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WGUC Reviews

Moonrise Kingdom

Moonrise Kingdom
Indian Paintbrush
Rated PG-13
Now Showing at: various venues - check local listings.
Review by: Larry Thomas


Filmmaker Wes Anderson has spent his career developing his own particular style, as well as a devoted fan base that is attuned to that style. His comparatively short list of credits began in 1996 with Bottle Rocket, and has included films such as The Royal Tenenbaums, which many consider his best, and The Darjeeling Express, which I consider his worst. But like him or not, Wes Anderson always takes you someplace you never consider going.

His newest work Moonrise Kingdom succeeds admirably in combining his penchant for whimsy and absurdity, with serious themes. Set on a New England island in September 1965, Sam is a twelve-year-old Khaki Scout with his troop at a campground. None of the other scouts like him, and he is the eternal outsider. Sam encounters Suzy, a bewitching peer who is an outsider within her own family, all of whom live in a large house on the island. Sam and Suzy seem destined for each other. Through correspondence, in that era when people still actually wrote letters, they agree to meet and run away together.

If this may sound like a typically slight coming-of-age tale, it’s not. Sam and Suzy come in to this relationship carrying their own baggage, literally and figuratively, with secrets and problems beyond their years. Newcomers Jared Gilman and Kara Hayward, both making their first film, play Sam and Suzy, and prove they’re more than capable of creating fascinating characters.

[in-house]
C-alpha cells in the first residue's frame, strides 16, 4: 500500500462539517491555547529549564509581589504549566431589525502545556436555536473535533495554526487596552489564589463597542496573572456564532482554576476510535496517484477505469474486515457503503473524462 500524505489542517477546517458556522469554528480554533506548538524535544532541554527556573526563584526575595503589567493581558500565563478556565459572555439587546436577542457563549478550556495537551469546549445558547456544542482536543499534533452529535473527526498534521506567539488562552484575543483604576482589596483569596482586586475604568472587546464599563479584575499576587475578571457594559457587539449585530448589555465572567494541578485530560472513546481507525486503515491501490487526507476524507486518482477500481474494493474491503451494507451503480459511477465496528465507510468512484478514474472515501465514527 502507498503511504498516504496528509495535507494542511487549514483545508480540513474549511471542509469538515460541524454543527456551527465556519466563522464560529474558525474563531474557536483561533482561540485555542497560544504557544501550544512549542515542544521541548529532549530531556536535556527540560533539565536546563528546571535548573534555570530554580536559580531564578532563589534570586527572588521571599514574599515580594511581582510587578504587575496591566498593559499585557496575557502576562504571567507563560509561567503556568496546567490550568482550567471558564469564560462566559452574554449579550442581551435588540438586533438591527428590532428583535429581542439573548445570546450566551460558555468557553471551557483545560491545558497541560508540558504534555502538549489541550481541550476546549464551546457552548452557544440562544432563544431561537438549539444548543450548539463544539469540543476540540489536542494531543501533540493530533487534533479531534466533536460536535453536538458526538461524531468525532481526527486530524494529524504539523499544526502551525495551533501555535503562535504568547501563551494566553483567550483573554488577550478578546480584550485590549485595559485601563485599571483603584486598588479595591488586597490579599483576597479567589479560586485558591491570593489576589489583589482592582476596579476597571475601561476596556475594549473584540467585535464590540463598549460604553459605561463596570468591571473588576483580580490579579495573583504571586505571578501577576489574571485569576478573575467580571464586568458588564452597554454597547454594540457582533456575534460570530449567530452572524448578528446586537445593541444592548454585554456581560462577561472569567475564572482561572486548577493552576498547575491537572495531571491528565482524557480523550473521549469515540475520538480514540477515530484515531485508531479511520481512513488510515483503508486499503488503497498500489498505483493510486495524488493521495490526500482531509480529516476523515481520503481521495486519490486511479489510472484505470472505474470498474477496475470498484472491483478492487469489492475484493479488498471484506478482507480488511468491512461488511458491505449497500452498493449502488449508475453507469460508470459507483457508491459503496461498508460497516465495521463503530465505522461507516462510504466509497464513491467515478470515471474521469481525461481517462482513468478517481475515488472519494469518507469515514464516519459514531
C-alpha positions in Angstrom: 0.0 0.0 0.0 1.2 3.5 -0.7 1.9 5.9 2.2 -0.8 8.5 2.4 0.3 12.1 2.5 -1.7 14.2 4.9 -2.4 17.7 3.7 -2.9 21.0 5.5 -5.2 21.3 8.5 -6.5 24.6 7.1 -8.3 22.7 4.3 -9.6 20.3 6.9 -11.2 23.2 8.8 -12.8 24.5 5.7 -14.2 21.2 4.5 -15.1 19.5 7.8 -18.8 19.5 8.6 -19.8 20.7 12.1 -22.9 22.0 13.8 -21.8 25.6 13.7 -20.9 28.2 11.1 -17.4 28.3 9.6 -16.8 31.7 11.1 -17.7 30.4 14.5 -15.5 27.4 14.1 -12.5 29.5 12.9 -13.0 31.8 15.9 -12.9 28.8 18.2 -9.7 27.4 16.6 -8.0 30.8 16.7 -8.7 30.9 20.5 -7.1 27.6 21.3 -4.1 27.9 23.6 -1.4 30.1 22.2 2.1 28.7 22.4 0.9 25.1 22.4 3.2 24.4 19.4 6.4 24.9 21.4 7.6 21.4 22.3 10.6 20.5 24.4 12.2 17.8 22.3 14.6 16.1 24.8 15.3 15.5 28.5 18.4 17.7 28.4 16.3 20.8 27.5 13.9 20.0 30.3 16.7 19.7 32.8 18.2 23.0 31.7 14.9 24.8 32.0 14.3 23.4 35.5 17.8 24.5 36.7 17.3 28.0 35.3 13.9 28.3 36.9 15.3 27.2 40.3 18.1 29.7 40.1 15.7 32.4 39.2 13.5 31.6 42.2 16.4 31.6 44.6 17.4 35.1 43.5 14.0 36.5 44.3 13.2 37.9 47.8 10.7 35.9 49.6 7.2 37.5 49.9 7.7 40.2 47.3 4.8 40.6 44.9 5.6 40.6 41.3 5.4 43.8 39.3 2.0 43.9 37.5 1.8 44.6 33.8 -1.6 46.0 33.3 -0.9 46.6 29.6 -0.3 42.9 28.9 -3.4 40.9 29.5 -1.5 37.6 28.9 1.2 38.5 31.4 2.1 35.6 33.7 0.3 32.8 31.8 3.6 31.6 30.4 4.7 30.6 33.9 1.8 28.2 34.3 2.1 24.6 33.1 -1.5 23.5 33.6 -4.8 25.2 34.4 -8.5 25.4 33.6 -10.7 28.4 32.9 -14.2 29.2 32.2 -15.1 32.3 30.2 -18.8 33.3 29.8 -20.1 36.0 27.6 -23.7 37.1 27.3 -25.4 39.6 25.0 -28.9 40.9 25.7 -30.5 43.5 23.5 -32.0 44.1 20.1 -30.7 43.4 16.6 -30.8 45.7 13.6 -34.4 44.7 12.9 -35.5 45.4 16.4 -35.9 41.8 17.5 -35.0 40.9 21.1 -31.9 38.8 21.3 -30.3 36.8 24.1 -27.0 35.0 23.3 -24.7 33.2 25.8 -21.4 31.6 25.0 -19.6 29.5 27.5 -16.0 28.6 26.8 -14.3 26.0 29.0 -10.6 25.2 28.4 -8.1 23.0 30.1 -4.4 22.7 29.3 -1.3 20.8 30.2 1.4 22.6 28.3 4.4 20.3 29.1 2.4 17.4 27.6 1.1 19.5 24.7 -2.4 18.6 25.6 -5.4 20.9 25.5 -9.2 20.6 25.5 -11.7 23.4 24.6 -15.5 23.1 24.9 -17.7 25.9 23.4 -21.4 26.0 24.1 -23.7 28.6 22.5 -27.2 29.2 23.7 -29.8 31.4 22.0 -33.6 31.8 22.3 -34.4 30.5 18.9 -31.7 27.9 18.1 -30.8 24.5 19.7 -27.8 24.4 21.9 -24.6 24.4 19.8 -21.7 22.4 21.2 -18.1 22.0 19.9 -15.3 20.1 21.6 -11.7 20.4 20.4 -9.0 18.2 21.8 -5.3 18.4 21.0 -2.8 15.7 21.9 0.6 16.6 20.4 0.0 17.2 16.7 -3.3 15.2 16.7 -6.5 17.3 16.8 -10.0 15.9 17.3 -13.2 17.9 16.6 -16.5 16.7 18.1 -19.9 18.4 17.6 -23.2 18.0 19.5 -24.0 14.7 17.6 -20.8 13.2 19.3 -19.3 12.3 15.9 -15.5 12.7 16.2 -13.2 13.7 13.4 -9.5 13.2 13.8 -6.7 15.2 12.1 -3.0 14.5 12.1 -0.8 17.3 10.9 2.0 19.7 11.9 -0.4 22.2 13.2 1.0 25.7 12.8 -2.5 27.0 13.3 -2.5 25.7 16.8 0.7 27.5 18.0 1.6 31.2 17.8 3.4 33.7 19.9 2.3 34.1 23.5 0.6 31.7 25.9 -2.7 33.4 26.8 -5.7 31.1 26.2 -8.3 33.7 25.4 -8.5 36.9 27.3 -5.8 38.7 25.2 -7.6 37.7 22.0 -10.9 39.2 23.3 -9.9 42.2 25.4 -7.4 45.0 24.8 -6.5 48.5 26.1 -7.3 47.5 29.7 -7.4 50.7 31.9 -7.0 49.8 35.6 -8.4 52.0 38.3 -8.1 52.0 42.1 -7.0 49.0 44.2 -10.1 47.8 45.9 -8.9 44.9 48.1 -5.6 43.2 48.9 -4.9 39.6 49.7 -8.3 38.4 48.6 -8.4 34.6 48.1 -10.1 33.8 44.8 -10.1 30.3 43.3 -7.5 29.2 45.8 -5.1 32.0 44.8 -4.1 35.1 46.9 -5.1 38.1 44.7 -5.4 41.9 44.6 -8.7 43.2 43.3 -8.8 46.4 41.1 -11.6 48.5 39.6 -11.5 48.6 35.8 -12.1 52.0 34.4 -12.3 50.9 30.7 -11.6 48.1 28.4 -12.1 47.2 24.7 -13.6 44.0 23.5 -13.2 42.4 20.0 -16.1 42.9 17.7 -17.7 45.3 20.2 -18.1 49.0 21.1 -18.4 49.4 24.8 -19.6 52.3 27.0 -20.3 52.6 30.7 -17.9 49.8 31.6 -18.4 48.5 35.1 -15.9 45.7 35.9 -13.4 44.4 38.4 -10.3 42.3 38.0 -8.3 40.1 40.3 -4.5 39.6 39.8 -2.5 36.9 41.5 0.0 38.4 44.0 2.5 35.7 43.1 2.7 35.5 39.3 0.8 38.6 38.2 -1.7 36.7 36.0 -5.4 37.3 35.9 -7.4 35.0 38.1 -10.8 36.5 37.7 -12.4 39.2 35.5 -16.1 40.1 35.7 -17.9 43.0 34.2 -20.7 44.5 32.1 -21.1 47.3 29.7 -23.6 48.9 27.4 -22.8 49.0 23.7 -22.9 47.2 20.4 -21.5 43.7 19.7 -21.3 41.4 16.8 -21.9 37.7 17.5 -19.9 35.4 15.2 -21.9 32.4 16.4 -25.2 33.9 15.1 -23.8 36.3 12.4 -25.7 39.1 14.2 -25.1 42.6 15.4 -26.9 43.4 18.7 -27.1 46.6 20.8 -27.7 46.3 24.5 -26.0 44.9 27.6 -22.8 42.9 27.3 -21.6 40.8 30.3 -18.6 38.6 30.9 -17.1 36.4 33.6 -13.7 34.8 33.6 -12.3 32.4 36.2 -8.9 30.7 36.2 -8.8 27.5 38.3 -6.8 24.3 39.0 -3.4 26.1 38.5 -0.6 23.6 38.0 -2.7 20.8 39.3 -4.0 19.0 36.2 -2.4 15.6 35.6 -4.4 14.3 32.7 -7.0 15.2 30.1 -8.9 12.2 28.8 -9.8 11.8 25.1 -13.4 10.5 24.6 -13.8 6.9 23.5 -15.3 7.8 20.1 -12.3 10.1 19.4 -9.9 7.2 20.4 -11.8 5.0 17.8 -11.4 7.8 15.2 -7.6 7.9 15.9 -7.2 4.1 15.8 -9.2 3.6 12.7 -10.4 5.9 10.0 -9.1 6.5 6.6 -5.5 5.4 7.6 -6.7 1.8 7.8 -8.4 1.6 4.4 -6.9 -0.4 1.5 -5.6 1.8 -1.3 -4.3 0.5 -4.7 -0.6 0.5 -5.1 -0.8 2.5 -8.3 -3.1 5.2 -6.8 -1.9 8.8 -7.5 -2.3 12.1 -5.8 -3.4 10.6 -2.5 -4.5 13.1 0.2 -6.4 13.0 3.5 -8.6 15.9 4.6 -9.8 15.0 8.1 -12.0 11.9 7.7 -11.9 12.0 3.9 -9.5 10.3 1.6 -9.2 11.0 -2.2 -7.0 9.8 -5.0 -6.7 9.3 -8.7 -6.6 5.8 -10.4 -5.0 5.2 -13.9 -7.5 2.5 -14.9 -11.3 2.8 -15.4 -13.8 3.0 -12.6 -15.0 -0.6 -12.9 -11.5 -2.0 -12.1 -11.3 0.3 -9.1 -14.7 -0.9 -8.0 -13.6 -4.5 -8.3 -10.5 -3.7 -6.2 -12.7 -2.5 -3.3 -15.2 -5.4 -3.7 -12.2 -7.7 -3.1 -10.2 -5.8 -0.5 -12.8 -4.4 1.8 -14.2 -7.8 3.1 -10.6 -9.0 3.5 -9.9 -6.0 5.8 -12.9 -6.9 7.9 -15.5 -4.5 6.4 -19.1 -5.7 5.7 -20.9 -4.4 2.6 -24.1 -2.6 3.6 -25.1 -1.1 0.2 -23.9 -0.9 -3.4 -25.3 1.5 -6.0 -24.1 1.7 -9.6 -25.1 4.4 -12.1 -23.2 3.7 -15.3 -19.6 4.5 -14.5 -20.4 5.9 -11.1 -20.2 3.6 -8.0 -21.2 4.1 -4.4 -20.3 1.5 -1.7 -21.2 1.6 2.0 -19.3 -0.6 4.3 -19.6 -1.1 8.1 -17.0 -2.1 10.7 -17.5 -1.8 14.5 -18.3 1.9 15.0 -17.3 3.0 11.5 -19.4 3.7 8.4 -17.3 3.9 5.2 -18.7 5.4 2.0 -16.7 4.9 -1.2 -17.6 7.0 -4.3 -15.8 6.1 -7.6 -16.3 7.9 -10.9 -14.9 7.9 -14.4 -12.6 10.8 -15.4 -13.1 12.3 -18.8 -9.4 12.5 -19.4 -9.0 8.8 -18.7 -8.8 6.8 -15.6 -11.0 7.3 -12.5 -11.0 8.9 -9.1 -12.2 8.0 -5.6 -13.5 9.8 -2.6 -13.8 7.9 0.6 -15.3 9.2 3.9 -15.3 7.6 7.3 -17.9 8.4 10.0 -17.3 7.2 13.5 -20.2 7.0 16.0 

The adults in the tale are also a dream cast for any director. Bruce Willis is the hapless lawman of the island, in a role that’s a 180 from his standard action hero. Edward Norton plays the scoutmaster at the campground with nerdish charm. Suzy’s parents, both of whom are lawyers, are Bill Murray and Frances McDormand. In smaller roles we find the versatile Tilda Swinton as a character known only as “Social Services,” the great Bob Balaban as a one-man Greek chorus and narrator, and Harvey Keitel playing a senior scoutmaster at another campground.

The art direction, particularly the house where Murray and family live, is one of the best uses of architecture as a character since Jerry Lewis filmed The Ladies Man in 1961. There’s another set that, while looking like one thing, is actually something else, and is great fun to watch.

I also liked that Moonrise Kingdom deftly blended the serious aspects of the tale with the whimsy of Anderson’s style so that, even though the serious things are worthy of concern, they’re just part of life and that there may not be anything that’s totally hopeless.

Also a big plus is the music score which combines original music by Oscar-winner Alexandre Desplat, with several themes by Benjamin Britten, especially his “A Young Person’s Guide To The Orchestra.” And then, sometimes Anderson drops in a Hank Williams tune just to keep it interesting.

Which it is. Moonrise Kingdom is interesting, charming, touching, funny, sad, and hopeful, and well worth your time in a theatre seat.

The PG-13 rated Moonrise Kingdom is not playing everywhere, so check the listings to find the cinematic campground that suits you best.


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